Healing and chronic illness

Slow healing (part 4)

157/365 On the Mend 060609We’ve said that true healing is encountering Christ. That is about the now — peace instead of panic, contentment instead of fear.

Physical healing will follow: soon, or later, or gradually, or partially. Certainly it will not be complete until eternity, but it will be complete then. All healing always has a ‘now’ and a ‘not yet’.

This is really important when it comes to chronic illness. Many of us live with chronic illness. Are we healed? Obviously we are living with a ‘not yet’ and certainly at one level a ‘not until eternity.’

But we can also enjoy the ‘now’. Even in chronic illness. Especially in chronic illness. We can thrive now. We know Christ’s peace now. We can enjoy abundance now. We can heal other others now.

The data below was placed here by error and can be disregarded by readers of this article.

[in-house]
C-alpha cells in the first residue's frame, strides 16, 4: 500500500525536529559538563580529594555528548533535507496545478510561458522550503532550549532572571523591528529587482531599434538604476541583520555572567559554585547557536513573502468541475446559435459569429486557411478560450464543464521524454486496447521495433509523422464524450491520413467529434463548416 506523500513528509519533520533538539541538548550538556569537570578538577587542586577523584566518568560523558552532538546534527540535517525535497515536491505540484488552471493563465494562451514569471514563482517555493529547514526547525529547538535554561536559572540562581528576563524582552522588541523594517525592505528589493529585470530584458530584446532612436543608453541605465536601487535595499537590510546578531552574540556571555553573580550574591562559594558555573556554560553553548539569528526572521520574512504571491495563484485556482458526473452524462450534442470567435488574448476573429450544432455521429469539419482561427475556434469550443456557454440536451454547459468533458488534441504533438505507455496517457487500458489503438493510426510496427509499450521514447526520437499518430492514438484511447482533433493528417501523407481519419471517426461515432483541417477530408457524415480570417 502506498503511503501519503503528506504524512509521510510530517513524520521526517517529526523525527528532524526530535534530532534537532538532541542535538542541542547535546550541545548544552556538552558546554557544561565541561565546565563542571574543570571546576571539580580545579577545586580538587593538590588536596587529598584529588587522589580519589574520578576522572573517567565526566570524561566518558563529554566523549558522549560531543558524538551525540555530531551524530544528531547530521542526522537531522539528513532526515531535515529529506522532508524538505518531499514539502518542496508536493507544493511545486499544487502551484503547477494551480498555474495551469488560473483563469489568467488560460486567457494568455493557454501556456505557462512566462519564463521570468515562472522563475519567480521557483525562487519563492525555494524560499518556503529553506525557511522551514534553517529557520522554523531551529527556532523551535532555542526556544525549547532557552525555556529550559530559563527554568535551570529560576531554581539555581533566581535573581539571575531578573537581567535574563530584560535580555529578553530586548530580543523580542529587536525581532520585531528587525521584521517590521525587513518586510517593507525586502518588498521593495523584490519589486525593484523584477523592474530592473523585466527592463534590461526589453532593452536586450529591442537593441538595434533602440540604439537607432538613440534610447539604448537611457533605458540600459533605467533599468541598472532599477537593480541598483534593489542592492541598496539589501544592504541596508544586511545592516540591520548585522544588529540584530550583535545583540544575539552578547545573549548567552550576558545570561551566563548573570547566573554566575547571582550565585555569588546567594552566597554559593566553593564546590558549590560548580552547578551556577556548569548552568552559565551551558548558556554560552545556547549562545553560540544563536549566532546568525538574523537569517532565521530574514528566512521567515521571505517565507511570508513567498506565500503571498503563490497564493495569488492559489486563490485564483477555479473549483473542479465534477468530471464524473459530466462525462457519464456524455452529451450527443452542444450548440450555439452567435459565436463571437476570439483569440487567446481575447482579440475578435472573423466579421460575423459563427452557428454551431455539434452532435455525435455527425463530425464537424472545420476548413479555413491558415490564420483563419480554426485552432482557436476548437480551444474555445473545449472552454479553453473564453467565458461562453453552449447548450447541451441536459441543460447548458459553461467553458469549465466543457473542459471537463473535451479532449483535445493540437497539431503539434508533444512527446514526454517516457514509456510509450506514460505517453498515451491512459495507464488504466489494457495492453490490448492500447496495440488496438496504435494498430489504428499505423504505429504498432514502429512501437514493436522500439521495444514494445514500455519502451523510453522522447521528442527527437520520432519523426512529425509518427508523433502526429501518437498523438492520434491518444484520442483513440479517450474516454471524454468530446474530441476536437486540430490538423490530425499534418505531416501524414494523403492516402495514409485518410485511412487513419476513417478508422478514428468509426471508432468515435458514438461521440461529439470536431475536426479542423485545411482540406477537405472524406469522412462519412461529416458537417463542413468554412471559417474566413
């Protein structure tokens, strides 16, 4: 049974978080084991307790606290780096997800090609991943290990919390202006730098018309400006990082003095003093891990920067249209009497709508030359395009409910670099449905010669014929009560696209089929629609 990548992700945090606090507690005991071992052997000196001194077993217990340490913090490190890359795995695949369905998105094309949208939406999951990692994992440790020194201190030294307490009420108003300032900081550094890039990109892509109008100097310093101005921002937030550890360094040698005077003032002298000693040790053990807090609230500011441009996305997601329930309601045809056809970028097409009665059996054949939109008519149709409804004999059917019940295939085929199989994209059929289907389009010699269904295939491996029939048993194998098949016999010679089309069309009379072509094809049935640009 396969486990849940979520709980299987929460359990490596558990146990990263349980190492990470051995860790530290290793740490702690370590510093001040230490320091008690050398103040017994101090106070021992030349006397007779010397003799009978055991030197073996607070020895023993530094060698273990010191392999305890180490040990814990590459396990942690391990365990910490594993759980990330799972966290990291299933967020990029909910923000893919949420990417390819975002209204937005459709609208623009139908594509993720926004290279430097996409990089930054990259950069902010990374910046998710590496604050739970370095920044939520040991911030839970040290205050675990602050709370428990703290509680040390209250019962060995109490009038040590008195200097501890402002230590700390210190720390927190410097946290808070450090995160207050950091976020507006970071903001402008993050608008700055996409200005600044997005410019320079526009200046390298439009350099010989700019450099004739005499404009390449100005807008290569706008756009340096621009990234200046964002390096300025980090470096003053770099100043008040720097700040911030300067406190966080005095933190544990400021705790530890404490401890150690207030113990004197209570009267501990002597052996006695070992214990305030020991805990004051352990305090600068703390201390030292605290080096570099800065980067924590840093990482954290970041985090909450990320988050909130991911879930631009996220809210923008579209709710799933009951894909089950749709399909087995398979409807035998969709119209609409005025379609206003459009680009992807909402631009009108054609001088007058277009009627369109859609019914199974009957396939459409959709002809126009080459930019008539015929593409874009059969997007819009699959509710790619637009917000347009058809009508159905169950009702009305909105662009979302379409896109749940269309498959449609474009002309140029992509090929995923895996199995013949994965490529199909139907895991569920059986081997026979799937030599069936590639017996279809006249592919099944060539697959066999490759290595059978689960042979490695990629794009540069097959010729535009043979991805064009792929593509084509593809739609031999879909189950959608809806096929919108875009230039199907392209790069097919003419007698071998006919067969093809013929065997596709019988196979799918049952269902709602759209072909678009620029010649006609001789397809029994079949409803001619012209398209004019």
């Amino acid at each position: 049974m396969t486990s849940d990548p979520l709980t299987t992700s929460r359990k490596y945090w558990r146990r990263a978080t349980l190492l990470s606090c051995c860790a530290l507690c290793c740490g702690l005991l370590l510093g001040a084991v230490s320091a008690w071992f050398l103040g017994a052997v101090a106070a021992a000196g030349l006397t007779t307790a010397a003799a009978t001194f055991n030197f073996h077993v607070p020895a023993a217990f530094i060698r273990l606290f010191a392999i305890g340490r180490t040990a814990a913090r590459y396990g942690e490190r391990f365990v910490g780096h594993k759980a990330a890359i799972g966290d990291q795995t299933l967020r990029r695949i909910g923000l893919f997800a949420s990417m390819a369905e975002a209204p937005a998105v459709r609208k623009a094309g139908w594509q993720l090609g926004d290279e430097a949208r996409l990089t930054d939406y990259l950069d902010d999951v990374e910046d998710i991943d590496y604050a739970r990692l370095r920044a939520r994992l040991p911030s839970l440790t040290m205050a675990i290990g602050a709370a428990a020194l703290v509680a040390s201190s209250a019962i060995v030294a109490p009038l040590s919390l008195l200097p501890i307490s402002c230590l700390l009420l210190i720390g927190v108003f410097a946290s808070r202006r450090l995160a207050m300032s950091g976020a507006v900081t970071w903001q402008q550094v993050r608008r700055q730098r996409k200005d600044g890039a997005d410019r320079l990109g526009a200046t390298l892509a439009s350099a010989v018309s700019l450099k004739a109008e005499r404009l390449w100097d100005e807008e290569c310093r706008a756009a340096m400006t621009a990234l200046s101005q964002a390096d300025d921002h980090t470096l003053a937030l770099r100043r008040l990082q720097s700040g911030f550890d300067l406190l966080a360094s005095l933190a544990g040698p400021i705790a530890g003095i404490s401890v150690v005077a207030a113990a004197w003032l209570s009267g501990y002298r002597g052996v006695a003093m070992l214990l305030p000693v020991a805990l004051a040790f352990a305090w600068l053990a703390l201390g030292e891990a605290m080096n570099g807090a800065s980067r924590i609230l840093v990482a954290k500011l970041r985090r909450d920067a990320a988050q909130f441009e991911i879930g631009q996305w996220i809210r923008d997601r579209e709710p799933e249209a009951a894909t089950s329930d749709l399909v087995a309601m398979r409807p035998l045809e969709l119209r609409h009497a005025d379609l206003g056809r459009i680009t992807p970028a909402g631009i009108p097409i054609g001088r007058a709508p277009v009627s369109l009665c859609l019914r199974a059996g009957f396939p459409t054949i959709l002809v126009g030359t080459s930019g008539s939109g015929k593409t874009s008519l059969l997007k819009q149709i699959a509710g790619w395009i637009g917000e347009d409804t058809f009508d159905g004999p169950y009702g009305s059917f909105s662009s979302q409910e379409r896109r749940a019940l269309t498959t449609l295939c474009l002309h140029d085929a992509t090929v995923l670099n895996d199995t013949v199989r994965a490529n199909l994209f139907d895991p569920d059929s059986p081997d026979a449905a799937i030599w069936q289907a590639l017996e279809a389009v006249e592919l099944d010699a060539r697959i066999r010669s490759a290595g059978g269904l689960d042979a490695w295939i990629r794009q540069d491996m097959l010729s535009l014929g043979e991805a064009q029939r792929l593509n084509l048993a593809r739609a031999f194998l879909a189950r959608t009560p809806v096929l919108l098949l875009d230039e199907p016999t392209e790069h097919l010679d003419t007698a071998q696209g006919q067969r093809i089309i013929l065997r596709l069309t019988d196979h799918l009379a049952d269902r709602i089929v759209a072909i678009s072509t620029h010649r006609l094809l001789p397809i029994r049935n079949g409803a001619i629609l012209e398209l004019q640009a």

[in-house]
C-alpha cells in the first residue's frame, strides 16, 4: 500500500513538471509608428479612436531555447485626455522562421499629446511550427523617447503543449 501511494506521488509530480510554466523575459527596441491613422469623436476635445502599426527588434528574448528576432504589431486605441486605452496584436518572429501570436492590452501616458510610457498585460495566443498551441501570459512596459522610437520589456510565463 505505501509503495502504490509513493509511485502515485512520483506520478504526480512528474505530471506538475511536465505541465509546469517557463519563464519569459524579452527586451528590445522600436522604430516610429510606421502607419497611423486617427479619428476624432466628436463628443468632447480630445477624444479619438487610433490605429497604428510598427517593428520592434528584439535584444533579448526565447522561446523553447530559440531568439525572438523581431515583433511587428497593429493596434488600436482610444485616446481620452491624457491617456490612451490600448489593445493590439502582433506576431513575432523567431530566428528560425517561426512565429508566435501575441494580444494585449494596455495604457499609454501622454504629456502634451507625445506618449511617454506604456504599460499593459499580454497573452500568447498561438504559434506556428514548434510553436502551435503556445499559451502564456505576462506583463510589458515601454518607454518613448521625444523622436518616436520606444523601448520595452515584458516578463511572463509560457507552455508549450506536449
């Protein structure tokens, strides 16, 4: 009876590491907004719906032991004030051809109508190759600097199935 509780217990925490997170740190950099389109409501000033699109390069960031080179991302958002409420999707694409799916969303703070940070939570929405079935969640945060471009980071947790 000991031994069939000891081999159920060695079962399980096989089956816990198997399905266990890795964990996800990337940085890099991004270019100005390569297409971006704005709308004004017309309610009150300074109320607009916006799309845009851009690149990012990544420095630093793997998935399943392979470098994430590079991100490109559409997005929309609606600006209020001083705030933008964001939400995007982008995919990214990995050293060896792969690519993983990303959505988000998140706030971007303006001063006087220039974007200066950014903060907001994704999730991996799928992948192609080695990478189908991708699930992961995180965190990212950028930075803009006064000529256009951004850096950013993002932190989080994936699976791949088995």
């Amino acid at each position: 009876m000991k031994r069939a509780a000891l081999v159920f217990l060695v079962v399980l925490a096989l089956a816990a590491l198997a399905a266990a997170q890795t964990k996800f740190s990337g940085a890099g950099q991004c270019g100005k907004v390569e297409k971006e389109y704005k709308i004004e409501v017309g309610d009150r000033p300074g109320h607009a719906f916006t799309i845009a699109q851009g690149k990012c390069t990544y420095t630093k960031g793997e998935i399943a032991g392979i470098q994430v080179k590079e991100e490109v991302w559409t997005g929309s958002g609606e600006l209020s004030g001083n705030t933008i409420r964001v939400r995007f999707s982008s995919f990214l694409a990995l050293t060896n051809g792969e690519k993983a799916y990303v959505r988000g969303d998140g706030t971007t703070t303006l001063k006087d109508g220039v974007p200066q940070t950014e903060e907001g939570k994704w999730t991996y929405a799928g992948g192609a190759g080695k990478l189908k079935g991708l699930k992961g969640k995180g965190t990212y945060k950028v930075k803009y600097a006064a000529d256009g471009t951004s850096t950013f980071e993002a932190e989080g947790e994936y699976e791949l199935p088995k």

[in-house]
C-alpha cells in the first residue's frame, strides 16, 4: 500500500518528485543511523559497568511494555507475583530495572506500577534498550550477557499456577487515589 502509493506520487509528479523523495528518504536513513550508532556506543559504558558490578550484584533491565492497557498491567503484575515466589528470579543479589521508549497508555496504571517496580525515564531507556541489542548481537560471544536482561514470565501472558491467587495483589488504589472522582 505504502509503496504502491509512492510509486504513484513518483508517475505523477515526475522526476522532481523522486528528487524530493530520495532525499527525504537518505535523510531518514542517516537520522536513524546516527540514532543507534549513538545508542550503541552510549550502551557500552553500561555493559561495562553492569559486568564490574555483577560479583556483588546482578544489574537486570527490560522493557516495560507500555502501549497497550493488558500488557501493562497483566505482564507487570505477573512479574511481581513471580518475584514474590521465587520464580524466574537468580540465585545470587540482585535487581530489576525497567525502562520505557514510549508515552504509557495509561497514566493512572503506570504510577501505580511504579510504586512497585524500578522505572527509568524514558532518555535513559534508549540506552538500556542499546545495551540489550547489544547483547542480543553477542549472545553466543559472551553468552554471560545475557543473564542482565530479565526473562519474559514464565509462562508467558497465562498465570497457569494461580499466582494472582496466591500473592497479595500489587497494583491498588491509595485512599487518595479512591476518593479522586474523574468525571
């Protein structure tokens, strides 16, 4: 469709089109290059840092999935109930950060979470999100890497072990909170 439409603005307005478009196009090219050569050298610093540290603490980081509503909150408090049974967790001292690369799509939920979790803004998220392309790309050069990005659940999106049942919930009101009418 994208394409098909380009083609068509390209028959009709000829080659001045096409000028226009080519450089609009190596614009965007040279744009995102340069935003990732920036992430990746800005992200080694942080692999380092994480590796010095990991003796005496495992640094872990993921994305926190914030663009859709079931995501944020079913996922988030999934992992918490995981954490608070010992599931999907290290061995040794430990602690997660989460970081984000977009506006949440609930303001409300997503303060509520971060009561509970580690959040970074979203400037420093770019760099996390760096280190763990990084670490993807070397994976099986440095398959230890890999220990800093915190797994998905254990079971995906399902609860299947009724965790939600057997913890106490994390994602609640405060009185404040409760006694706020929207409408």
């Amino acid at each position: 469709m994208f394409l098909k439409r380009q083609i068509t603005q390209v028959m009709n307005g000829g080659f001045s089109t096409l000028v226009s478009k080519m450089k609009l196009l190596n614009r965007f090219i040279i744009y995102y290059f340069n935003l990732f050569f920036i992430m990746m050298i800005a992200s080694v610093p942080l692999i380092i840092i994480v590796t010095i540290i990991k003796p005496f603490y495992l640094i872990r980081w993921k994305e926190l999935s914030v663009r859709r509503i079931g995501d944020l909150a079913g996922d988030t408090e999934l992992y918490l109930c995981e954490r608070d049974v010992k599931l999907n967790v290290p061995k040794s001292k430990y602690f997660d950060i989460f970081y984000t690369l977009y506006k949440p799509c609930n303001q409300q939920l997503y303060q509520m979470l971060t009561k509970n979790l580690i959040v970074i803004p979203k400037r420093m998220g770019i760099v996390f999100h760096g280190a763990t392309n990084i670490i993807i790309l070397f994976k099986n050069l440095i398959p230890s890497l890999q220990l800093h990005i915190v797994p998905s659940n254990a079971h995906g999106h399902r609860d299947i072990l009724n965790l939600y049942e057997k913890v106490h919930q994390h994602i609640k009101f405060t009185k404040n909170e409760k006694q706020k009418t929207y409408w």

I believe there’s always a ‘now’. And living with chronic illness, and praying for the chronically ill, is about stringing together a necklace of ‘nows’ that will stretch all the way to eternity.

If you’re human, this is for you

Handle with care.

So what makes you different from an animal? And does it matter?

Theologians have the most interesting and radical answer. They tell us of course that we are stamped with ‘imageo dei‘, the image of God. Unlike the animals, humans do faith, hope and love.

Chimpanzees
Fail.

Are we the only ones? We can speculate that intelligent aliens may arise somewhere else in the Universe and also bear the imago dei, and perhaps in different ways. Maybe only together with all of them will the fulness of God be properly expressed.

Either way, if the theologians are right, a lot of us have to think differently. The standard model in most Western heads probably sees humans as bits of grit, epiphenomenal crumbs from creation’s picnic, odd growths on a damp rock. There’s a decent argument for that, when we think of how small we are and what common stuff we’ve been manufactured from.